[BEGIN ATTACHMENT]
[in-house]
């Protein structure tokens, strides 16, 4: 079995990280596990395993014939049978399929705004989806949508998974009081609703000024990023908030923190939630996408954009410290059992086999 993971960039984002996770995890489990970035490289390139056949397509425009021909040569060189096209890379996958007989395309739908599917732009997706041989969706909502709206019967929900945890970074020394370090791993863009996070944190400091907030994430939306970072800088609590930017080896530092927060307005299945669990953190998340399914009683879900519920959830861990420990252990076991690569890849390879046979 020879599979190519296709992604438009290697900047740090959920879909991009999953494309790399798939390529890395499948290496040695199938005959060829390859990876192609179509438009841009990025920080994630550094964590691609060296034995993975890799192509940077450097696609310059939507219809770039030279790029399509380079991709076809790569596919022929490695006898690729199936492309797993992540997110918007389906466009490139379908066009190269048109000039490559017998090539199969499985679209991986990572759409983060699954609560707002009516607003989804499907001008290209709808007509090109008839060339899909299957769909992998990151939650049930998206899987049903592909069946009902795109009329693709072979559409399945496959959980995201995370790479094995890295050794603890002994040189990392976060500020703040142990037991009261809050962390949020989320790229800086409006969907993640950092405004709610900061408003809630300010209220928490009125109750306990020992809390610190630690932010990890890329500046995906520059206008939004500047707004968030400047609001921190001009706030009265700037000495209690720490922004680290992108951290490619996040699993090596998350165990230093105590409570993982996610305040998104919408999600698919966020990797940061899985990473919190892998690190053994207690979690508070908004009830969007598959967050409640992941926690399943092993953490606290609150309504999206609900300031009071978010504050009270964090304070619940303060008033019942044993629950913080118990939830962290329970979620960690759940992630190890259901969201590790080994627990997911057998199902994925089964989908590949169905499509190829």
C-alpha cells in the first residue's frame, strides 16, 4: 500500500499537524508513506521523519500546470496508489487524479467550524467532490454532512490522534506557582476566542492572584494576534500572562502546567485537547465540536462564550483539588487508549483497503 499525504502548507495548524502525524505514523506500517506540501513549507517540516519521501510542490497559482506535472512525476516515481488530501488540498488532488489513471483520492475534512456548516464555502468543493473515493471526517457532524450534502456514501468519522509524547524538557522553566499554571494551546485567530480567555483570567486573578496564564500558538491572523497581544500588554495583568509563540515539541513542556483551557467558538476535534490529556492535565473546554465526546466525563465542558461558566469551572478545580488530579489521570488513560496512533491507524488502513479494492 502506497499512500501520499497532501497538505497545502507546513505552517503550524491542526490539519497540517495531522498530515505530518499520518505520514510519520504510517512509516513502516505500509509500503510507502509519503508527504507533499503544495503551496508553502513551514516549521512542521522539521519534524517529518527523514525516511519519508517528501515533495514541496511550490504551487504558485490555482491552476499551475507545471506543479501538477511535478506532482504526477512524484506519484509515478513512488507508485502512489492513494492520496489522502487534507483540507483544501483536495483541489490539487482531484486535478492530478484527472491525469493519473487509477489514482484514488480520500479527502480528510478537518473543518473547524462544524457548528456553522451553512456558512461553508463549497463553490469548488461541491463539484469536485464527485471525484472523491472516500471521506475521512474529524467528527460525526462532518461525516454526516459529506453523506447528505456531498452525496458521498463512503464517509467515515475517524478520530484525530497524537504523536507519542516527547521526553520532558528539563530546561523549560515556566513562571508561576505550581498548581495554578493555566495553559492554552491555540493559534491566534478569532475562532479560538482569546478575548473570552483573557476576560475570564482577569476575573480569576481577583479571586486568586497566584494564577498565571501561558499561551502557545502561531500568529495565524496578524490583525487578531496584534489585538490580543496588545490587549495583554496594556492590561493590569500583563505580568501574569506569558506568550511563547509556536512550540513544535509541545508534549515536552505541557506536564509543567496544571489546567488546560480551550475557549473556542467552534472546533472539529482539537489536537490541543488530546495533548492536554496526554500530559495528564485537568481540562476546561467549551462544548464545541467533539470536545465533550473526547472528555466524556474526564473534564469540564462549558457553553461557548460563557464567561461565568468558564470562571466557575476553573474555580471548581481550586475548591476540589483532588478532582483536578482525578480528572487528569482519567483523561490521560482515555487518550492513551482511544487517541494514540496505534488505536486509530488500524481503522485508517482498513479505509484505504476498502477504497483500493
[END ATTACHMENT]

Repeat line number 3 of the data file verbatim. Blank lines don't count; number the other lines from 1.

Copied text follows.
C-alpha cells in the first residue's frame, strides 16, 4: 500500500499537524508513506521523519500546470496508489487524479467550524467532490454532512490522534506557582476566542492572584494576534500572562502546567485537547465540536462564550483539588487508549483497503 499525504502548507495548524502525524505514523506500517506540501513549507517540516519521501510542490497559482506535472512525476516515481488530501488540498488532488489513471483520492475534512456548516464555502468543493473515493471526517457532524450534502456514501468519522509524547524538557522553566499554571494551546485567530480567555483570567486573578496564564500558538491572523497581544500588554495583568509563540515539541513542556483551557467558538476535534490529556492535565473546554465526546466525563465542558461558566469551572478545580488530579489521570488513560496512533491507524488502513479494492 502506497499512500501520499497532501497538505497545502507546513505552517503550524491542526490539519497540517495531522498530515505530518499520518505520514510519520504510517512509516513502516505500509509500503510507502509519503508527504507533499503544495503551496508553502513551514516549521512542521522539521519534524517529518527523514525516511519519508517528501515533495514541496511550490504551487504558485490555482491552476499551475507545471506543479501538477511535478506532482504526477512524484506519484509515478513512488507508485502512489492513494492520496489522502487534507483540507483544501483536495483541489490539487482531484486535478492530478484527472491525469493519473487509477489514482484514488480520500479527502480528510478537518473543518473547524462544524457548528456553522451553512456558512461553508463549497463553490469548488461541491463539484469536485464527485471525484472523491472516500471521506475521512474529524467528527460525526462532518461525516454526516459529506453523506447528505456531498452525496458521498463512503464517509467515515475517524478520530484525530497524537504523536507519542516527547521526553520532558528539563530546561523549560515556566513562571508561576505550581498548581495554578493555566495553559492554552491555540493559534491566534478569532475562532479560538482569546478575548473570552483573557476576560475570564482577569476575573480569576481577583479571586486568586497566584494564577498565571501561558499561551502557545502561531500568529495565524496578524490583525487578531496584534489585538490580543496588545490587549495583554496594556492590561493590569500583563505580568501574569506569558506568550511563547509556536512550540513544535509541545508534549515536552505541557506536564509543567496544571489546567488546560480551550475557549473556542467552534472546533472539529482539537489536537490541543488530546495533548492536554496526554500530559495528564485537568481540562476546561467549551462544548464545541467533539470536545465533550473526547472528555466524556474526564473534564469540564462549558457553553461557548460563557464567561461565568468558564470562571466557575476553573474555580471548581481550586475548591476540589483532588478532582483536578482525578480528572487528569482519567483523561490521560482515555487518550492513551482511544487517541494514540496505534488505536486509530488500524481503522485508517482498513479505509484505504476498502477504497483500493